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Gibraltar to Raise Gambling Taxes Next Year

20 December 2010 by admin

euopean union flagIt took a while, but the European Union has finally gotten around to ruining the special status of Gibraltar as a perfect destination for online gambling companies. For years, the island off the coast of Spain has been the top spot for Internet gambling companies, sort of a Macau or Las Vegas for the online market. All of that will change next year, because Gibraltar’s gambling taxes are set to skyrocket.

For years, online gambling operators have flocked to the small island nation because of its low tax rate for the industry. The nation has only a 1% gambling levy, which is significantly lower than the rest of Europe.  In addition, the tax rate has a ceiling of €500,000 annually. The friendly tax rates allow the businesses to be profitable even during tough economic times.

GreedThe current tax rate of Gibraltar is so enticing that two of the top sports books in the UK, William Hill and Ladbrokes, moved their operations to the country earlier this year. In doing so, they avoided British tax rates of 15% on gross profits and a 10% racing levy. Never underestimate the ability of authoritarian government bodies to hinder profitability, though. It seems that having a tax rate low enough to attract companies to your market – what any businessman would call a “good idea” – is in violation of European Union rules.

That shouldn’t come as a surprise, given the EU’s socialist aversion to free-market competition. The EU sees competition as a bad thing, rather than something that drives down prices for consumers while simultaneously increasing profitability for companies. In short, free-market competition is a win-win situation for everybody but big government bodies, including the EU. As such, European Union laws require that member states tax an industry at a rate comparable to the rest of the EU states. That way, countries can’t compete for business.

Gibraltar has always been in violation of the EU tax laws, but starting next year, they will come into compliance. As a result, Gibraltar’s gambling tax will skyrocket from 1% to 10%, which is exactly the kind of think that reduces profits, stifles growth and leads to a shedding of jobs.

spain unemployment 2Thanks to its low tax rate and resultant profitability, only 2% of Gibraltar’s workforce is unemployed. Contrast that with nearby Spain, where taxes are high and competition is discouraged by tight regulation in the name of “equality.” The unemployment rate in Spain is 21% and the country is in a debt crisis that threatens to crumble the entire economy. The same can be said for Greece, Italy, Portugal and Ireland, yet the EU wants every country to be like those failing nations.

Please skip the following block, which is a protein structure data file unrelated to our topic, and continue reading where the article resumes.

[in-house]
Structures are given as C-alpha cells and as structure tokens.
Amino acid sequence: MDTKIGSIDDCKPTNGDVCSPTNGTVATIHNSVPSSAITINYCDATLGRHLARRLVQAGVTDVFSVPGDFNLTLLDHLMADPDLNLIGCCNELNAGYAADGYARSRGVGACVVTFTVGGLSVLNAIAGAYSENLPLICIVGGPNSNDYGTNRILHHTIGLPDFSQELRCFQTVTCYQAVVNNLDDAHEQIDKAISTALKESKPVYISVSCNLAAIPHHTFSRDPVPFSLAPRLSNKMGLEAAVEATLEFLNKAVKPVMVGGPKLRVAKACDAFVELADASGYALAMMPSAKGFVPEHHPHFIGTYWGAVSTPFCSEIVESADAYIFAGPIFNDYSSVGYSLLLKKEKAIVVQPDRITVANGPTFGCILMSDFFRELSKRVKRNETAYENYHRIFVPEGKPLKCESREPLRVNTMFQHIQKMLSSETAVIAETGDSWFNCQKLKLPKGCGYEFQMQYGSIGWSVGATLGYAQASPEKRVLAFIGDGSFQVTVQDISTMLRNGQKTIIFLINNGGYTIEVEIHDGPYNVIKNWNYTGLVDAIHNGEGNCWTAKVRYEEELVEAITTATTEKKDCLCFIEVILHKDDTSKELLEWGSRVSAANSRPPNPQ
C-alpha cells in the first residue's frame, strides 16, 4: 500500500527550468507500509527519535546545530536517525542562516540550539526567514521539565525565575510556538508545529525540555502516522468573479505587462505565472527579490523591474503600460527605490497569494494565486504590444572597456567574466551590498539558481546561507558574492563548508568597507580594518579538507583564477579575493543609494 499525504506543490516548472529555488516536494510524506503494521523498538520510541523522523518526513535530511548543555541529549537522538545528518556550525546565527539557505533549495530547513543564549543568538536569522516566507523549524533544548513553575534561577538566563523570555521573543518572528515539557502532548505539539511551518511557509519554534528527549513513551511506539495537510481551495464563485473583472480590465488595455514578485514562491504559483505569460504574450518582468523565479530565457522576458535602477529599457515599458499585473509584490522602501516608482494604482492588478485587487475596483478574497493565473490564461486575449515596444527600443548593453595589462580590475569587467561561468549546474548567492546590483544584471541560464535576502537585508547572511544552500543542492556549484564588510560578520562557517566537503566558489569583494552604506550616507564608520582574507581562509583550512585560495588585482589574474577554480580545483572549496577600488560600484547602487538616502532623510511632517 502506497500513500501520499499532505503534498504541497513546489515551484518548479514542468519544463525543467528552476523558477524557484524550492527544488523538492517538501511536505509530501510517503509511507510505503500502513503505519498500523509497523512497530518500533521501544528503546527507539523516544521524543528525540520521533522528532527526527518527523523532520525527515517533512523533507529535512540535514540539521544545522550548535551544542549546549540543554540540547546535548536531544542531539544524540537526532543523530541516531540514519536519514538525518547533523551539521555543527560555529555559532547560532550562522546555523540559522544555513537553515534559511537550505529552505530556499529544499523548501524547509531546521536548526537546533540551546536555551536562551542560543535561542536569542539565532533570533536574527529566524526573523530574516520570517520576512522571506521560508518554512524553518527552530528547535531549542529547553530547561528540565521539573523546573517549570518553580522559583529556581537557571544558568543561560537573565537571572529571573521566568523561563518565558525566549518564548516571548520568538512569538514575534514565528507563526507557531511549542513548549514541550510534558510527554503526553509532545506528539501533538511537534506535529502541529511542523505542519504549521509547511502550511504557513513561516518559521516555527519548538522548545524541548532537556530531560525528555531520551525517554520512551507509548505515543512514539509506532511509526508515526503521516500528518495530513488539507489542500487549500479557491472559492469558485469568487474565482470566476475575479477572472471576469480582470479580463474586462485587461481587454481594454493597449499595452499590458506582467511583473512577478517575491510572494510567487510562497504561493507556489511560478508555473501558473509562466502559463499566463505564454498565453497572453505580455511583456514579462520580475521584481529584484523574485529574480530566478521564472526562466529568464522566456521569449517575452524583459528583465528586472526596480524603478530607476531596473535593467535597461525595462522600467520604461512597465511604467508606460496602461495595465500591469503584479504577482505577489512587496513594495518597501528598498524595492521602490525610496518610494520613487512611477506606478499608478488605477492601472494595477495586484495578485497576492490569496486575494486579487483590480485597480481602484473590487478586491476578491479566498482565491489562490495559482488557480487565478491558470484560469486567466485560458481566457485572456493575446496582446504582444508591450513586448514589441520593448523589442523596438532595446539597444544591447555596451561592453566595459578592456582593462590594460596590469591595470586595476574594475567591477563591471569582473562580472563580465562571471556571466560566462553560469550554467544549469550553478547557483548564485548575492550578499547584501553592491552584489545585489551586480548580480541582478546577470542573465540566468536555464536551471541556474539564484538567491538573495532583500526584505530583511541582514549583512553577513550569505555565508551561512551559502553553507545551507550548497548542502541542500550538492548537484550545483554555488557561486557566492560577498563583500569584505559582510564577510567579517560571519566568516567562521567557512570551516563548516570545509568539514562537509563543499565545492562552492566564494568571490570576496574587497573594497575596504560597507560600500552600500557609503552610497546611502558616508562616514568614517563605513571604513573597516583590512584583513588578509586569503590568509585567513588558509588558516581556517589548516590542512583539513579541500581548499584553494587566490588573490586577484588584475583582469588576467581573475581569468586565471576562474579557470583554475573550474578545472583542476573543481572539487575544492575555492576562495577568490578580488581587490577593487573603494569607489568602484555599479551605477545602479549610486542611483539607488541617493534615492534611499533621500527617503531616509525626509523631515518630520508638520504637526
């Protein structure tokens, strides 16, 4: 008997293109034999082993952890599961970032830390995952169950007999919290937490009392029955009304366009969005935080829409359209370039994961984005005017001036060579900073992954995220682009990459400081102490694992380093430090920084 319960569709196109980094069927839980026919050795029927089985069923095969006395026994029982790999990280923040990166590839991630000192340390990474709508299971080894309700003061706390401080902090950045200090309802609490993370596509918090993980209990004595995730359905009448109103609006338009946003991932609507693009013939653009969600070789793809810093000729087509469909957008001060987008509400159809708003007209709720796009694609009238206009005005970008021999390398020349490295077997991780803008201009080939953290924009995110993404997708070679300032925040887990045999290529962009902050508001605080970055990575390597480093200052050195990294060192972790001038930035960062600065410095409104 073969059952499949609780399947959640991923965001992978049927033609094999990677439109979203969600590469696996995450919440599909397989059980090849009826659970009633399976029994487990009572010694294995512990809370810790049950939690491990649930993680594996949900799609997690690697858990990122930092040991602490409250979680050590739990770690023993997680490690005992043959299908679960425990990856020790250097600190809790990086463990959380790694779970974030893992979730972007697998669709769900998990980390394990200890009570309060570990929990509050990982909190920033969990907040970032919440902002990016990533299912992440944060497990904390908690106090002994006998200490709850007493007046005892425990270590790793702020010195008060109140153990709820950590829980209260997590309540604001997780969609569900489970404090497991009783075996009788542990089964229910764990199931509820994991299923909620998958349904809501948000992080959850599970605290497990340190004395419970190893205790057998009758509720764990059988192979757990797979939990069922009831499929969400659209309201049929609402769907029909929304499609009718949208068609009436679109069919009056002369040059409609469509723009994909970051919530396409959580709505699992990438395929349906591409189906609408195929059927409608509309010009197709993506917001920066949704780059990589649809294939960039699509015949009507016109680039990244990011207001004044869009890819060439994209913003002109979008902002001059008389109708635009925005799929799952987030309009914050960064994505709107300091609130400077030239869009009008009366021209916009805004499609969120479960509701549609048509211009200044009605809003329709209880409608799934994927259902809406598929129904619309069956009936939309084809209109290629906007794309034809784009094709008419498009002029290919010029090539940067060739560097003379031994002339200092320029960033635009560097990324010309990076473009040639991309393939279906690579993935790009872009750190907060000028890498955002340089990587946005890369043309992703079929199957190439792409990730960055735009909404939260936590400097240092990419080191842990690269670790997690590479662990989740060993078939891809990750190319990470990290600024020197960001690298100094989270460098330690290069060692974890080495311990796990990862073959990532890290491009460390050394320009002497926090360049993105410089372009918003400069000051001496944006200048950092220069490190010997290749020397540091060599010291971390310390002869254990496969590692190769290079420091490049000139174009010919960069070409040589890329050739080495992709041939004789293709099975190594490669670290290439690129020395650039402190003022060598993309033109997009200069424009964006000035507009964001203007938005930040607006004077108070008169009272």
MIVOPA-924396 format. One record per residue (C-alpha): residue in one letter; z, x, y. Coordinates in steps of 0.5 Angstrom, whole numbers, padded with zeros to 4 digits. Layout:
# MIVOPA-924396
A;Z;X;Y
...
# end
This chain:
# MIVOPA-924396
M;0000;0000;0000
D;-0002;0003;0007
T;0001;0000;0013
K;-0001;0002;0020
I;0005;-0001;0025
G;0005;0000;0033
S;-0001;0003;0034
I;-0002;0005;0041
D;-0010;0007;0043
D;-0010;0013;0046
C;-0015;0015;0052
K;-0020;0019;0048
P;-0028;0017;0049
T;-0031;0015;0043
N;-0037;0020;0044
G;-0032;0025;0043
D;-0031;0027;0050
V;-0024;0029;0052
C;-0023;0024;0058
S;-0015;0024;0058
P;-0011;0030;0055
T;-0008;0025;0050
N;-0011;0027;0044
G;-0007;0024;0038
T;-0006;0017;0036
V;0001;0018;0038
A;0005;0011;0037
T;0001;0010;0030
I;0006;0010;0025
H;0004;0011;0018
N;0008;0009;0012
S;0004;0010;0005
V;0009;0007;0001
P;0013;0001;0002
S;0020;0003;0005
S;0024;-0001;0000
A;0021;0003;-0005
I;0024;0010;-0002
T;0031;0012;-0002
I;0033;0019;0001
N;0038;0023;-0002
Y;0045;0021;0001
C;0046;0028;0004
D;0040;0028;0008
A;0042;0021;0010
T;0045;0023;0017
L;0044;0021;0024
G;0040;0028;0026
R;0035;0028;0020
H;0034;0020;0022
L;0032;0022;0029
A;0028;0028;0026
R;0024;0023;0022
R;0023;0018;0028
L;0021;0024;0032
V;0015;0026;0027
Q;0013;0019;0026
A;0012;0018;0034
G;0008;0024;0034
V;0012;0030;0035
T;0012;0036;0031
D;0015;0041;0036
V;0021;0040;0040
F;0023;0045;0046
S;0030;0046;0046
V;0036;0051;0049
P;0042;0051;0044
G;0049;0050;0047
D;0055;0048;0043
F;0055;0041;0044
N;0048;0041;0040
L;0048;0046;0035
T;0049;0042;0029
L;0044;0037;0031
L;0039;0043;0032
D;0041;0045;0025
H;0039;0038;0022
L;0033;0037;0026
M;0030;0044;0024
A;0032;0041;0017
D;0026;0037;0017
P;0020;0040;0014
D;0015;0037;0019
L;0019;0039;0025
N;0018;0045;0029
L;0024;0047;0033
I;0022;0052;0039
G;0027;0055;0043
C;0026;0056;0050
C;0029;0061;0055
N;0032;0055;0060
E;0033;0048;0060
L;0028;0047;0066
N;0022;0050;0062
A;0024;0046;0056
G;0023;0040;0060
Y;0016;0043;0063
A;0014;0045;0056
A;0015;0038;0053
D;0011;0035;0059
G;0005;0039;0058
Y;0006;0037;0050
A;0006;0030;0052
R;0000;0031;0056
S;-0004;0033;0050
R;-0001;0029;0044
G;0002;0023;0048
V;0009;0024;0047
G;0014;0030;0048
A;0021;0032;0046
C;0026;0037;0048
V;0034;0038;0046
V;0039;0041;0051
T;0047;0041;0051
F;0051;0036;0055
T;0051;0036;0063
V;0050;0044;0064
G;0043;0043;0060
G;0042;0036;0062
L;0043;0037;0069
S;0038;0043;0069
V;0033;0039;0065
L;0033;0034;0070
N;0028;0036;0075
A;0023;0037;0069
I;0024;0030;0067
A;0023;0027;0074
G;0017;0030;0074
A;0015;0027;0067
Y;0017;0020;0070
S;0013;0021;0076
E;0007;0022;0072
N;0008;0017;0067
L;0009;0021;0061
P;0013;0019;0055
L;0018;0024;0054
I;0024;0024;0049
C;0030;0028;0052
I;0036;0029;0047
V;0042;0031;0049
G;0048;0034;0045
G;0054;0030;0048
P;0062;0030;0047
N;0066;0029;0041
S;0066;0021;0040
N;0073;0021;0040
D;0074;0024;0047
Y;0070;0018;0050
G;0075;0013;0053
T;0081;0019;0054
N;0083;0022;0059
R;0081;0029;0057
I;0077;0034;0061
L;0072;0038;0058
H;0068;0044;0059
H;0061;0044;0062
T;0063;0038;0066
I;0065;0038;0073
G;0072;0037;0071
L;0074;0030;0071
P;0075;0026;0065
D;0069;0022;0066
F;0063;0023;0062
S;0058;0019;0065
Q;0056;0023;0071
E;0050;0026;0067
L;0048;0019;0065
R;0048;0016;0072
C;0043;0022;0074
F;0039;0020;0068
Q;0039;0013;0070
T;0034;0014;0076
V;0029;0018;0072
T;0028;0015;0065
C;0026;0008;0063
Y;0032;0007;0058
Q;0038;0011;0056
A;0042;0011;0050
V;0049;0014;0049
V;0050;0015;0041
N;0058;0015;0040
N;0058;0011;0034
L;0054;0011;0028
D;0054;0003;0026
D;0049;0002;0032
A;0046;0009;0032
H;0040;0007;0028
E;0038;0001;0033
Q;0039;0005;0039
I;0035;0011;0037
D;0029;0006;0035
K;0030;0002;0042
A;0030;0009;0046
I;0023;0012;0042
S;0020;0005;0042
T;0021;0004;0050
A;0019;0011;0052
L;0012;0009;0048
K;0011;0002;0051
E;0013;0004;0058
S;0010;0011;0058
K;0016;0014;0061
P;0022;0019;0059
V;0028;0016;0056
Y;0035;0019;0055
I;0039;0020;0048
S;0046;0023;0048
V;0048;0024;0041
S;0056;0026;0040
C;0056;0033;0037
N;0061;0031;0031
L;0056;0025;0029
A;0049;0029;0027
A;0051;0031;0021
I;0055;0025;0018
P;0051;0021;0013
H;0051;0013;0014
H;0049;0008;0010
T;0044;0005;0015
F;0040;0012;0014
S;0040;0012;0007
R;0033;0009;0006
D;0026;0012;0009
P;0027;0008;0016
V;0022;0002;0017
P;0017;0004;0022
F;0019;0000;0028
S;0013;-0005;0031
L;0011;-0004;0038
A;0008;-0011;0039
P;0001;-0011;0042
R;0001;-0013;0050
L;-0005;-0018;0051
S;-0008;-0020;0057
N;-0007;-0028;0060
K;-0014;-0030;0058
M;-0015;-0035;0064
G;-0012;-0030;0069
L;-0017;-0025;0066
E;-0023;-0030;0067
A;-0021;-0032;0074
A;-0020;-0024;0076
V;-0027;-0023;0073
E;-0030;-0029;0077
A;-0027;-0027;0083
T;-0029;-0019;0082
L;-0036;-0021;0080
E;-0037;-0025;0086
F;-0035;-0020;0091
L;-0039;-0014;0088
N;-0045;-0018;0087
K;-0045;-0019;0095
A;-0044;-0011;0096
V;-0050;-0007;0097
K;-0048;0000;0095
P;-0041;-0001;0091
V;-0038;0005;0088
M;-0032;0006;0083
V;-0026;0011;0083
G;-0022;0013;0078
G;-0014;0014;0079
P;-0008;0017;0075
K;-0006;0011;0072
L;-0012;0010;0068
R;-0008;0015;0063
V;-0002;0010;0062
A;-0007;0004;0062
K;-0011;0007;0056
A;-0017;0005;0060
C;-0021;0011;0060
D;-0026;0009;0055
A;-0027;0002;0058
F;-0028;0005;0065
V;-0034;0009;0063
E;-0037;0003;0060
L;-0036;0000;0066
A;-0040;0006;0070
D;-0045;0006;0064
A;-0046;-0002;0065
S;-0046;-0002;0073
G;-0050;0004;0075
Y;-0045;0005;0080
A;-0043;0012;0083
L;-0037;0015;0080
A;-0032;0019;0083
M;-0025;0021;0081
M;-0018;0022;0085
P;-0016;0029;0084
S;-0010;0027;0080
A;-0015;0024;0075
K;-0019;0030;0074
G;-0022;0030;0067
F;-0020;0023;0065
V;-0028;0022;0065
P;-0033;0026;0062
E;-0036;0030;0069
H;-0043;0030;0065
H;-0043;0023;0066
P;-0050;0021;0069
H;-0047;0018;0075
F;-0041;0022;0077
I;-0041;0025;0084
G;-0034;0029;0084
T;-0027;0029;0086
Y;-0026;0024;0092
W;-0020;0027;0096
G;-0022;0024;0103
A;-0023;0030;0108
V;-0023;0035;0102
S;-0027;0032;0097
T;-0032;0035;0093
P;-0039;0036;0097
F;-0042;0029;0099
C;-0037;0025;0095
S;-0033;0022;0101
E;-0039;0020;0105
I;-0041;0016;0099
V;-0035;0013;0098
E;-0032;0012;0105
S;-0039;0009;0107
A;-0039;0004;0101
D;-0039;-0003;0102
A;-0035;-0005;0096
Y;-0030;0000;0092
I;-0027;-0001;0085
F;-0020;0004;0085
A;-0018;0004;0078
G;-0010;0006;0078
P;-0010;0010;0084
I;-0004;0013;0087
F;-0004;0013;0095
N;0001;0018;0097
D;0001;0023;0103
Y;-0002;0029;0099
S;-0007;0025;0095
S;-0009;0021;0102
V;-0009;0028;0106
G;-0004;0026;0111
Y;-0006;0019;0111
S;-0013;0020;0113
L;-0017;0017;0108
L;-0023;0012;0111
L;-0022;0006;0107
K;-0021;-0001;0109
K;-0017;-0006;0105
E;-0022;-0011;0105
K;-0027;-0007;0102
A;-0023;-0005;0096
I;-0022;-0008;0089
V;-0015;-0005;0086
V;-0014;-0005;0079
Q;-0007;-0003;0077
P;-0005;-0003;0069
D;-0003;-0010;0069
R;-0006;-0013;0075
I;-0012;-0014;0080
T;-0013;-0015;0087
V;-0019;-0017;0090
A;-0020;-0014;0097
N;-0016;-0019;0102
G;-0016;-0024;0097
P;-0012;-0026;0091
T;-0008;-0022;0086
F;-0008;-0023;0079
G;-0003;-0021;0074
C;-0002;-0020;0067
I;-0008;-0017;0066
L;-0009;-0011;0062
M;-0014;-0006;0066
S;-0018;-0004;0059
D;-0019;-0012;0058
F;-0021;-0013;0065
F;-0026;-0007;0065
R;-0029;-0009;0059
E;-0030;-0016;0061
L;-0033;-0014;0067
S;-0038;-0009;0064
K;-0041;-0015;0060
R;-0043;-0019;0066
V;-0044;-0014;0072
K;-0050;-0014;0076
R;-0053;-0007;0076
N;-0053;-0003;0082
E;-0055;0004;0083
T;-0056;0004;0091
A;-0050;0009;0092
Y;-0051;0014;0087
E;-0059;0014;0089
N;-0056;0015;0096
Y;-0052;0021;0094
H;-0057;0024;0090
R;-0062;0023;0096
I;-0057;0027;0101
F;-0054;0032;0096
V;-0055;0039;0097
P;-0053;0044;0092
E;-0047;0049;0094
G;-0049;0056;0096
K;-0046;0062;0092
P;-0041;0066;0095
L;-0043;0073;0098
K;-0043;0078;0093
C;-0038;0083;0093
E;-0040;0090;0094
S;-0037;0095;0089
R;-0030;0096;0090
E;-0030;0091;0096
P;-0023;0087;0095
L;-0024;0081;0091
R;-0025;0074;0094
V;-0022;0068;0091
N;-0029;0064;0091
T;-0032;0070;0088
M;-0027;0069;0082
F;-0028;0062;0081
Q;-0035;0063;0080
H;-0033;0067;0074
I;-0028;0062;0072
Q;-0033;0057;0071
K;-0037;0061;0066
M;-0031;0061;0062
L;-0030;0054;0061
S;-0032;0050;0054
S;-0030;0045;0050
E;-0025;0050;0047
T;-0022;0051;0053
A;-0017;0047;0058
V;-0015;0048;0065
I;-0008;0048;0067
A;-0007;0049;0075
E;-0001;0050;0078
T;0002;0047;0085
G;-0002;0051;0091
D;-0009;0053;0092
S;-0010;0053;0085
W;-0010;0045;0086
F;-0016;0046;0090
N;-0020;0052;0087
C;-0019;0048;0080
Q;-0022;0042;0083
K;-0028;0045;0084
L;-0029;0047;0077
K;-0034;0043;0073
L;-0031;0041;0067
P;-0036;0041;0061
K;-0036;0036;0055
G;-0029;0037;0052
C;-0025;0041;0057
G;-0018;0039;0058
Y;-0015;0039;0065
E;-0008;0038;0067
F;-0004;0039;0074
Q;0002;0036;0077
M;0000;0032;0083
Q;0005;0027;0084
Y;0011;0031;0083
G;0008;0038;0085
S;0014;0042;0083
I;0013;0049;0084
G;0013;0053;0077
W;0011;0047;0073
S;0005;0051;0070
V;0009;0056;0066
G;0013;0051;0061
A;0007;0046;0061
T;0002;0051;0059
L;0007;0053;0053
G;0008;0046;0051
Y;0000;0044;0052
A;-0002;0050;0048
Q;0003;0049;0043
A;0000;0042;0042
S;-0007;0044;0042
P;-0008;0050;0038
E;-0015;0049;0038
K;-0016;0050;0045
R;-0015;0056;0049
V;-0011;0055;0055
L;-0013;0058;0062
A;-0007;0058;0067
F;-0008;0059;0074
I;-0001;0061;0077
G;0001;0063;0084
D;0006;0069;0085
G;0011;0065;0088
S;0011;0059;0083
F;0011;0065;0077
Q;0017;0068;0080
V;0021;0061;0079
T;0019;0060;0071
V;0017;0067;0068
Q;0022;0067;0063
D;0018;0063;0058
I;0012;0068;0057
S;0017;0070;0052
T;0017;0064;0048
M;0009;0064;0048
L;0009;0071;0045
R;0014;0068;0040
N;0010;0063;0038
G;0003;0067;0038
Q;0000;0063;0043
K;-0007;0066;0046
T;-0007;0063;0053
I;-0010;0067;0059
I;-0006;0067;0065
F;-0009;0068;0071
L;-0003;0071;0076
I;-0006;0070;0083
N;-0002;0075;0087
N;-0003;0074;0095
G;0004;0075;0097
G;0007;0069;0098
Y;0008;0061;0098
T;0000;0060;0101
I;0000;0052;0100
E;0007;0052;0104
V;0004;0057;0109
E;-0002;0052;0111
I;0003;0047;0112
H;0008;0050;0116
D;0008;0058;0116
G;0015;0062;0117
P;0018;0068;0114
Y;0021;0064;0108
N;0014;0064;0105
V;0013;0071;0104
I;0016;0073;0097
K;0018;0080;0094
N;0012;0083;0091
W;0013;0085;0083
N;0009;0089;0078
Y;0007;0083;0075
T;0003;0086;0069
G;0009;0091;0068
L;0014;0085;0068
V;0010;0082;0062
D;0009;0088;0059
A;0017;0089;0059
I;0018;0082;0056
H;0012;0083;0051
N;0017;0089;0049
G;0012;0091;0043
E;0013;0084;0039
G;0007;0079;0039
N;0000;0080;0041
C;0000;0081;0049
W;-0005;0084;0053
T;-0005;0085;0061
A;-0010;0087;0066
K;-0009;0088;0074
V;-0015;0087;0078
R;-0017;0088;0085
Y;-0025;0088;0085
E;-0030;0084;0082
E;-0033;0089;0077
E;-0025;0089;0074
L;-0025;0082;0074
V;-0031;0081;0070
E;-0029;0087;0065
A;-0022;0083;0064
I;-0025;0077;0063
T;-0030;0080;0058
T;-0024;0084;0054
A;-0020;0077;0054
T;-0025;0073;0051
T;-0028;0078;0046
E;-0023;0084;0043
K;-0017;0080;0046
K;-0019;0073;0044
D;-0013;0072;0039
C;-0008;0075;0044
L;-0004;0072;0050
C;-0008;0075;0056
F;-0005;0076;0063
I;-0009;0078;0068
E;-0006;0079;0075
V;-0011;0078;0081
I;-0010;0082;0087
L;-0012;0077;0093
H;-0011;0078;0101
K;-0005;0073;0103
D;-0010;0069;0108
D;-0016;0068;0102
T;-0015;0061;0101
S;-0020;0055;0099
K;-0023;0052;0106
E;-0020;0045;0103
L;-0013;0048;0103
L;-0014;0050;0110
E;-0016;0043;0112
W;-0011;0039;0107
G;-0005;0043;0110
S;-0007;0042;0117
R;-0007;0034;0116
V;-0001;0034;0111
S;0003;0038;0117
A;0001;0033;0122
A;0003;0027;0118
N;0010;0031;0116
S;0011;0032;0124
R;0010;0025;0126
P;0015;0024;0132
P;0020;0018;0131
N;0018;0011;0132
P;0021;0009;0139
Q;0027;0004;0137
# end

Though Gibraltar’s gambling tax rate is set to jump sharply beginning next year, resulting in less profits and fewer jobs, no one expects businesses there to relocate. The 10% tax rate would still be no higher than any other European nation and Gibraltar will not institute a Value Added Tax. Therefore, though companies in Gibraltar will not be as profitable and they will no longer entice businesses to relocate there, they should at least get to keep the businesses that currently operate in the country.

4 Responses to “Gibraltar to Raise Gambling Taxes Next Year”

  1. James says:

    Thanks for your input, Don. You probably should have read the entire article, though. For example, I never said anyone was planning to leave Gibraltar. In fact, what I actually wrote was “no one expects businesses there to relocate.” Then later I wrote that Gibraltar “should at least get to keep the businesses that currently operate in the country.”

    Also, for someone who feels so superior to people he thinks write “poor reporting,” I would expect you to know that “maybe” is one word, not two.

  2. don ferranti says:

    What total rubbish! This article has been copied and exaggerated from the already inaccurate drivel in the UK media. Ask the operators what is happening. No-one is planning to leave and there is a long queue to get a look in, never mind a licence. Very poor reporting, shame on you. May be Malta or Alderney wrote it for you?

  3. James says:


    Thanks for your input. While 10% is pretty standard for the region (as I wrote), it is still ten times the current rate. It is impossible for the companies to make the same profits at that rate without cutting costs in one way or another. Or they can simply lose a lot of their profitability (or both).

    While I certainly don’t expect this tax hike to collapse Gibraltar’s economy, it will hurt. I can think of zero examples, in any country, of tax hikes creating jobs and stimulating the economy. It has simply never happened.

  4. Jennifer says:

    I don’t know this POV seems a little “red-scare” for me…
    10% is still a very reasonable amount- particularly since that money would be used to help stimulate the economy and promote more thorough regulation. That means more jobs, not less. Let’s face it the Online casinos and their employees aren’t hurting nearly as bad as the average government employee.
    Not to mention, that the more online casinos set up shop in various countries, the more the Union’s economy will benefit from that increased tax revenue as a whole.